The human face has been the subject of tremendous scrutiny in the fields of human cognition, computer vision, image processing and computer graphics, and is perhaps the most extensively researched facet of our body.
The study of the face from a computational perspective has resulted in increasingly more sophisticated tools in non-rigid object modelling and tracking, object parameterisation and recognition, occlusion handling and extracting invariant features in real-world settings.
Much of this analysis has been conducted on static 2D or 3D images or short 2D image sequences. However, there has been very little work in investigating facial dynamics in video-rate 3D data. The advantages of 3D over 2D data in pattern recognition tasks have been largely considered as a means to overcome variations in pose and illumination. However, 3D information over time also provides us with a complete description of how an object deforms in 4D spatiotemporal space without the loss of information, which is incurred as part of the 2D image projection process.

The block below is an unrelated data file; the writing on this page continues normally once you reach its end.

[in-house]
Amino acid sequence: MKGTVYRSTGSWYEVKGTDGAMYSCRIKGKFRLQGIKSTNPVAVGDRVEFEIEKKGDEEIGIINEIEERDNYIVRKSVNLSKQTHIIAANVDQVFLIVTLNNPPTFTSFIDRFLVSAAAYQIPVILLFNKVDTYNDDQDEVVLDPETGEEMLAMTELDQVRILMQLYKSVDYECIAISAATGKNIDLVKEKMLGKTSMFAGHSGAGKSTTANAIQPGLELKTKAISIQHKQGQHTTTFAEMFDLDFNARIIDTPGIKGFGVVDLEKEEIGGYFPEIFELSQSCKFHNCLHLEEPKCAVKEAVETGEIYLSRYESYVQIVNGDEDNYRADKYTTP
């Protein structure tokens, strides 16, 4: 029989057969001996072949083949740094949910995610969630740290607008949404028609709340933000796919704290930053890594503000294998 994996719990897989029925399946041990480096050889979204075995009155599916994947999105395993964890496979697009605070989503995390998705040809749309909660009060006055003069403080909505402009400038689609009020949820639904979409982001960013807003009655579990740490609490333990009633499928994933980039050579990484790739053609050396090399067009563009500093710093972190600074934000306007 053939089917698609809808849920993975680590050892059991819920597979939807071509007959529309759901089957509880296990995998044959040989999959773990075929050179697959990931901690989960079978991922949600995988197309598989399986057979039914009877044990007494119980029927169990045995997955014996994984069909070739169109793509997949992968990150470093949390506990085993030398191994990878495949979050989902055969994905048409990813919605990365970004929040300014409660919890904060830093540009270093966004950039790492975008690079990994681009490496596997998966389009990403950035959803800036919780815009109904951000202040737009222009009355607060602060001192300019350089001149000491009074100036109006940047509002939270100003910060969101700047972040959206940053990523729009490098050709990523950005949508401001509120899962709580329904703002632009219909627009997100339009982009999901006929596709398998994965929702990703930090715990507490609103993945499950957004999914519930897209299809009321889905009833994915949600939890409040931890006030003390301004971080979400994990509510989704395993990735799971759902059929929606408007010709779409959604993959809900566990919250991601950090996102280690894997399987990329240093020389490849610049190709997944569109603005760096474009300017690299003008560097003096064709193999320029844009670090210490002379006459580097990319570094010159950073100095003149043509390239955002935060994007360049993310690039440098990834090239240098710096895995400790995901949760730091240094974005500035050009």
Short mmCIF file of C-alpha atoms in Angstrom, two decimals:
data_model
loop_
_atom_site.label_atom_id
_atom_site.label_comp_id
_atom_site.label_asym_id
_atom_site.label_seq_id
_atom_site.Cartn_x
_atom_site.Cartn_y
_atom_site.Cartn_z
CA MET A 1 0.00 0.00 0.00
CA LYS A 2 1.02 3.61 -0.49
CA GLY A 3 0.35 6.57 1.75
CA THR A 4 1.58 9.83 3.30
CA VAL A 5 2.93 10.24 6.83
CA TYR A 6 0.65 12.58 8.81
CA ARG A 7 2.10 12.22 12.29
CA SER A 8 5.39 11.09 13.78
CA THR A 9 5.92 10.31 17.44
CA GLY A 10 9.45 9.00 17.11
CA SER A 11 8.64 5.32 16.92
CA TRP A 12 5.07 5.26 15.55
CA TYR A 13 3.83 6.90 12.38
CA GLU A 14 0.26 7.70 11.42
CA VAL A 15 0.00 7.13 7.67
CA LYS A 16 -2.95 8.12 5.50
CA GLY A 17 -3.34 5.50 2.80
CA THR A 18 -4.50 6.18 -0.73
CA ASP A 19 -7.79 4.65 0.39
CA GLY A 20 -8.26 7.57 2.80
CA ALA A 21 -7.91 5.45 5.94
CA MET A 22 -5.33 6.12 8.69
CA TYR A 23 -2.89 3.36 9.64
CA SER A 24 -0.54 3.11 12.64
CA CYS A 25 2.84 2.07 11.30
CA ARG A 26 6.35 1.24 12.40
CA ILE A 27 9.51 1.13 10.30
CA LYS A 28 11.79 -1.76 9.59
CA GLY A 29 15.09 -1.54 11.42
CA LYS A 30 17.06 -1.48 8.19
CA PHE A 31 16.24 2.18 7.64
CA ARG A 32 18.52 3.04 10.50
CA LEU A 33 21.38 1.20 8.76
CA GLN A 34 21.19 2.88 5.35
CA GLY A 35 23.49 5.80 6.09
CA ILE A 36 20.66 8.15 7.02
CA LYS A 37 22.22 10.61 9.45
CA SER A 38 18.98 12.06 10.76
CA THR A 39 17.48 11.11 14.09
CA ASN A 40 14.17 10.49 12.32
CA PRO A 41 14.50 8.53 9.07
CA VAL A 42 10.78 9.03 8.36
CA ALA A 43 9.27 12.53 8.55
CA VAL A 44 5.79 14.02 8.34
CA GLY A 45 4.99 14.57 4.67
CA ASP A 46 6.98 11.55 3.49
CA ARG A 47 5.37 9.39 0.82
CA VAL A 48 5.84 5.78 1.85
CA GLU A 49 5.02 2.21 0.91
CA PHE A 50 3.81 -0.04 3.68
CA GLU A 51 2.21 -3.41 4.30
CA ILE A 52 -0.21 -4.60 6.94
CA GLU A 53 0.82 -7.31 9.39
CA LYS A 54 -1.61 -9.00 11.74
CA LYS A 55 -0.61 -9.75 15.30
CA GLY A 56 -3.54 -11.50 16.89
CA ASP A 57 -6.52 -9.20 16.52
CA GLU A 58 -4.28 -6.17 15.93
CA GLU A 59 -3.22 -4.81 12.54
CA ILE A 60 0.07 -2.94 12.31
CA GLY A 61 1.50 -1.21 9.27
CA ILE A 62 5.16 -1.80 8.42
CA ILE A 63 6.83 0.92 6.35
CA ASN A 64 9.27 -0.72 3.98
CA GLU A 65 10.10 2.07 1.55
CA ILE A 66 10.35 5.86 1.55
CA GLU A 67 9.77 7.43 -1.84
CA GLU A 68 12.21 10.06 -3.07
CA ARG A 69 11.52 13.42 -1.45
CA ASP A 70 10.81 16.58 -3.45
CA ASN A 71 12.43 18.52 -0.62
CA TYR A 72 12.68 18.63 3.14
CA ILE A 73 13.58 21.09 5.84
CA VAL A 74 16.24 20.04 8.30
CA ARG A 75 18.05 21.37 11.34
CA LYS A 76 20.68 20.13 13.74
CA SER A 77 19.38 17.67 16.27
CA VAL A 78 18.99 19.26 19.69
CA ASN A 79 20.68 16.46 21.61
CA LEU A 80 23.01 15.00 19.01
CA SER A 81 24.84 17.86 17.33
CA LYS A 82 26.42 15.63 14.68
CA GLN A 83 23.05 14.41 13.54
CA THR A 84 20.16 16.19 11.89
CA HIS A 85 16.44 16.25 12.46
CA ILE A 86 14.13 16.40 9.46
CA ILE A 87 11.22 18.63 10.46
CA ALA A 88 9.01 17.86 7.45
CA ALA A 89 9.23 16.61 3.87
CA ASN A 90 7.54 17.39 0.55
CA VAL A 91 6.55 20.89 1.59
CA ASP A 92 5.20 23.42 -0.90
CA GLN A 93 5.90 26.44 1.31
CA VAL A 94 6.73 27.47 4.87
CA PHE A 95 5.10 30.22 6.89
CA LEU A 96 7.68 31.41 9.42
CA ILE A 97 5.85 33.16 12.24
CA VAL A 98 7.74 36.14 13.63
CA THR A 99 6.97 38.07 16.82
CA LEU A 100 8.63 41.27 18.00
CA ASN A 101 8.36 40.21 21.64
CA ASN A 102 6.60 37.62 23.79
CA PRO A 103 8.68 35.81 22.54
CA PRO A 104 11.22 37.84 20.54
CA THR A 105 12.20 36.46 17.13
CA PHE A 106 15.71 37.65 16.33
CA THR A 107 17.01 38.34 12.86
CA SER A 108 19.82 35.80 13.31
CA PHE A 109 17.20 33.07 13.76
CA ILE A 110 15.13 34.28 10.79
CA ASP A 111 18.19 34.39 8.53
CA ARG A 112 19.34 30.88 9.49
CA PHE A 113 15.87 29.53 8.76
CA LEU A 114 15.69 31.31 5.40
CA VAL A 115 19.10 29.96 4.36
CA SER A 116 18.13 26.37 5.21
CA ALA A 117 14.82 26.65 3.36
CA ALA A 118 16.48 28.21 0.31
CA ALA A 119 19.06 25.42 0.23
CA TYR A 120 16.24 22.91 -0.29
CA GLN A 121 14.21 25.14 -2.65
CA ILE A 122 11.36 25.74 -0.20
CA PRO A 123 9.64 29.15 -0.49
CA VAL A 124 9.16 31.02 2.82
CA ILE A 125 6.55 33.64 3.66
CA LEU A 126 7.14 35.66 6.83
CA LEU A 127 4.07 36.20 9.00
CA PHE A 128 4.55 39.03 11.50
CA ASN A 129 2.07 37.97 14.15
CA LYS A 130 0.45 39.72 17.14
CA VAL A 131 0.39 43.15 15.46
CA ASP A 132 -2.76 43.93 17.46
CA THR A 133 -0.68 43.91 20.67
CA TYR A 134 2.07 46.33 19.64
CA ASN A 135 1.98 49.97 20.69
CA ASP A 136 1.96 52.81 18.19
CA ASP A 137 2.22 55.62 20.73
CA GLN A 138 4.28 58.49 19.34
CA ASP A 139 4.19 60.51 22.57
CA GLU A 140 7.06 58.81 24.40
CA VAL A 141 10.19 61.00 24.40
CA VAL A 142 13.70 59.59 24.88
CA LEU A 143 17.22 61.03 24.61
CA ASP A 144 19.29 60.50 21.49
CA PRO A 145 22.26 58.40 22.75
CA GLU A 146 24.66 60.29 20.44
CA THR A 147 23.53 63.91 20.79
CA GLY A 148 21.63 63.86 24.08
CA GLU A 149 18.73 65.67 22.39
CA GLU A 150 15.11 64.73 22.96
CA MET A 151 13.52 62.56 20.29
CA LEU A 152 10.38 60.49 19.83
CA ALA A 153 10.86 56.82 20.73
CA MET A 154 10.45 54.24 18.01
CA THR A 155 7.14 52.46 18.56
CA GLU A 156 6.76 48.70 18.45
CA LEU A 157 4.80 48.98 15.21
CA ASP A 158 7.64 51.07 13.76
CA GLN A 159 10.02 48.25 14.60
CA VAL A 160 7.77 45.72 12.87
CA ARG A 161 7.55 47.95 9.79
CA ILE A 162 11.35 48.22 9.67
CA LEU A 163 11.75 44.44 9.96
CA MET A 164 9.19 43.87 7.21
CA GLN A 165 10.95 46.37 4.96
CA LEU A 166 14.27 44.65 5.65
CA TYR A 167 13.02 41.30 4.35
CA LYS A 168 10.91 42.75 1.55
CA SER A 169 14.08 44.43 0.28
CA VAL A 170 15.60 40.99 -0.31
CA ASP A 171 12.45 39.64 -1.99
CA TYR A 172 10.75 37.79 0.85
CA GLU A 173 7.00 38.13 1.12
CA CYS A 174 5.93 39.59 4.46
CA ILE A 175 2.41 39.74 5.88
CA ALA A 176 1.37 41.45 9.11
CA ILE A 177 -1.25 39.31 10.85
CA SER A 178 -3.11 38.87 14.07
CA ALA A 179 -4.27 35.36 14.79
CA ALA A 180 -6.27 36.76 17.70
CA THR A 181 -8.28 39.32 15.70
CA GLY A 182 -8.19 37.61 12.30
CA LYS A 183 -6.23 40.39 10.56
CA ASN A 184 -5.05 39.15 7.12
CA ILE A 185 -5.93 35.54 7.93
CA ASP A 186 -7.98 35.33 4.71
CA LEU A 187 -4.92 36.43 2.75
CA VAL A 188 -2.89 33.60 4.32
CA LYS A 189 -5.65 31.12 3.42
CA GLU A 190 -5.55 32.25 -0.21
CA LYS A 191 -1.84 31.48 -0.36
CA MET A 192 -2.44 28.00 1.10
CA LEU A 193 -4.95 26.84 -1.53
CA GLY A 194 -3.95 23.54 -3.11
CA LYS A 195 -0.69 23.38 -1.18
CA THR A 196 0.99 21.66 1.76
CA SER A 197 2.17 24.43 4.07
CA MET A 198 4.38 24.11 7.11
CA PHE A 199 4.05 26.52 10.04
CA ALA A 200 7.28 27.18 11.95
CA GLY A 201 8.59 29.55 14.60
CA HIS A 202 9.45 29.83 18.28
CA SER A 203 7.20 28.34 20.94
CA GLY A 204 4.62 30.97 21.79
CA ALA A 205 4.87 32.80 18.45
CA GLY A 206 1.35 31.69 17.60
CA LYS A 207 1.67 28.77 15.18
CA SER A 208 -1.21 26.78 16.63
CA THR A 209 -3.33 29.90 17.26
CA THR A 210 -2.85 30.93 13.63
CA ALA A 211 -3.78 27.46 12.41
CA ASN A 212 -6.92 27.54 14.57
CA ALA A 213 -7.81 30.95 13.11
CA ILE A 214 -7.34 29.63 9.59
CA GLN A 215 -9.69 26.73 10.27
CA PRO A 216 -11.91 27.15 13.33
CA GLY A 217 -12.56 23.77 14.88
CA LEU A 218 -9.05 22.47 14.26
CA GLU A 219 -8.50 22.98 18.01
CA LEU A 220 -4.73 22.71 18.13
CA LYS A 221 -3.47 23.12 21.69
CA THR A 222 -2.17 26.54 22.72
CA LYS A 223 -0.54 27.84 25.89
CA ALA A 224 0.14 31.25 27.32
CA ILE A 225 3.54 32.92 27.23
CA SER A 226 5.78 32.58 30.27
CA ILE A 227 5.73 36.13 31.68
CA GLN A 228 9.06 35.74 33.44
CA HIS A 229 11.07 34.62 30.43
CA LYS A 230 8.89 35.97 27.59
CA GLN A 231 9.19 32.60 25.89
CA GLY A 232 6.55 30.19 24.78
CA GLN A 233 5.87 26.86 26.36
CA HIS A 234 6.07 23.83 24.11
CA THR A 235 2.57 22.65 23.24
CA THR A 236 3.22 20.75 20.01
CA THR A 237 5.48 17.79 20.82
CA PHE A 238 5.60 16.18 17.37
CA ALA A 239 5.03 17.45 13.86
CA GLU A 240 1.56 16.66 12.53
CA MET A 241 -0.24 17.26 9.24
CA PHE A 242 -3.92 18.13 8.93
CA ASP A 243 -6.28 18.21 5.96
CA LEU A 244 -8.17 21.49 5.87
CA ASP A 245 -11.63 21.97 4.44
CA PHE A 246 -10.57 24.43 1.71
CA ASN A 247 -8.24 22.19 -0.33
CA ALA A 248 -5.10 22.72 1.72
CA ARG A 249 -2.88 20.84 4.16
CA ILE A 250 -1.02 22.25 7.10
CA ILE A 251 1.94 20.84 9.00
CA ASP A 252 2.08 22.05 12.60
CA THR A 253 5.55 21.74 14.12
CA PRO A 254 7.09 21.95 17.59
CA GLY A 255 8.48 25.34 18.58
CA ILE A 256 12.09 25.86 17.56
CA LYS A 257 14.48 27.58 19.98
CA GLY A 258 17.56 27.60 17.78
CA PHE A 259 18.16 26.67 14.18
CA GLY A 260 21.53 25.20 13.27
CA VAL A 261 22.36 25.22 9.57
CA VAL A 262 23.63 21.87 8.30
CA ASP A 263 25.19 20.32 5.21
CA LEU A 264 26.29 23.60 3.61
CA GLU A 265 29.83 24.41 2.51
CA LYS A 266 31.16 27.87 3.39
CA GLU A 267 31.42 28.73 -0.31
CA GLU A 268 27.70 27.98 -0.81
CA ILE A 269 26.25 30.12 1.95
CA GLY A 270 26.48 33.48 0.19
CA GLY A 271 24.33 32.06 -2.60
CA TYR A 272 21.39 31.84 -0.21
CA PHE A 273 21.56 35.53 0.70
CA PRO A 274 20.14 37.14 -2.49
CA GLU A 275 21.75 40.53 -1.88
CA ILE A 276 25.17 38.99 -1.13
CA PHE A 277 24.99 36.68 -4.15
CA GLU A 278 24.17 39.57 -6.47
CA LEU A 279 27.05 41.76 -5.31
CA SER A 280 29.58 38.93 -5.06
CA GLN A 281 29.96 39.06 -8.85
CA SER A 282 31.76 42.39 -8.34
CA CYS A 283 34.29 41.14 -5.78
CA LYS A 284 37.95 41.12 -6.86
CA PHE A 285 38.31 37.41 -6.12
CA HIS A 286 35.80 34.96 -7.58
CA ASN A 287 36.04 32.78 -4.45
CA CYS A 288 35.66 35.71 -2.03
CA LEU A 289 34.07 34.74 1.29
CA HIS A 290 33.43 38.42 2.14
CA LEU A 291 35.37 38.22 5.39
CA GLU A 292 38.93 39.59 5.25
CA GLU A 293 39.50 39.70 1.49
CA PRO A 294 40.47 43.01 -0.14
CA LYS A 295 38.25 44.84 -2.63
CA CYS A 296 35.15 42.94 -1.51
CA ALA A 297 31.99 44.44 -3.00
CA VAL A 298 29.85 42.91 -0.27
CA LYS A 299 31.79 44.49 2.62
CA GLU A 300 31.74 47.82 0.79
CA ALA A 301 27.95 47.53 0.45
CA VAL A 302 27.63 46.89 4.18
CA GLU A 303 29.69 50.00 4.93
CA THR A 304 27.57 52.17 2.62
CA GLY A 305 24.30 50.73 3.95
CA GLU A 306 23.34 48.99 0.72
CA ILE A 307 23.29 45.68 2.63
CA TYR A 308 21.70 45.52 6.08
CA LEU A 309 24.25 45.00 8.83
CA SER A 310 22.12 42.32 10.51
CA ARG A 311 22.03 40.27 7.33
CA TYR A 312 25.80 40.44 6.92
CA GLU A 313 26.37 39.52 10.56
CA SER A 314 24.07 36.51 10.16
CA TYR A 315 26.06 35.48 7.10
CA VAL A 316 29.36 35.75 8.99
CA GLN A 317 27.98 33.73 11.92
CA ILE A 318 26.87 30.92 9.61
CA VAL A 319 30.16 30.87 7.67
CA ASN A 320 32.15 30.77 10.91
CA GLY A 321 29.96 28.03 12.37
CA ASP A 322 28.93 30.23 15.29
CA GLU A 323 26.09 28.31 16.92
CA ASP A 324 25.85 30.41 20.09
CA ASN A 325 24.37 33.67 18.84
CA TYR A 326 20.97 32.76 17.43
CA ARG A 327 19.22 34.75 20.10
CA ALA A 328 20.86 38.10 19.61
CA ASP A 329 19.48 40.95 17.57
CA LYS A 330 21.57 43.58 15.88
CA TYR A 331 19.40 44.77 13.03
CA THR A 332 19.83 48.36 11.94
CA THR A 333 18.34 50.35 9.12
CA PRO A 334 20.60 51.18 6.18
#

With respect to the human face, one important use for this is to analyse the ways in which individuals can, or are able to deform their face while performing expression or speech. We can use this analysis to explore the similarities and idiosyncrasies of facial motion across individuals, which has important applications in physiological and clinical studies. We can also use this to generate individualized dynamic facial models for highly realistic animation. Another direction of research stems from the question of whether it is possible to characterise an individual based on their facial motion. For example, how can we quantify the similarly between two peoples’ smiles? Which expressions best discriminate individuals? Is it possible to build a prototypical 4D model of how people smile? How are individual differences reflected as a deviation from this model?
Work carried out at the Institute of Systems and Robotics (ISR) on the Department of Electrical and Computer Engineering (DEEC) from the Faculty of Sciences and Technology (FCTUC) from the University of Coimbra
| This Project is supported by the Portuguese
Fundação para a Ciência e a Tecnologia (FCT)
with grant - PTDC/EIA-CCO/108791/2008
Project time span: 1 April 2010 - 30 August 2012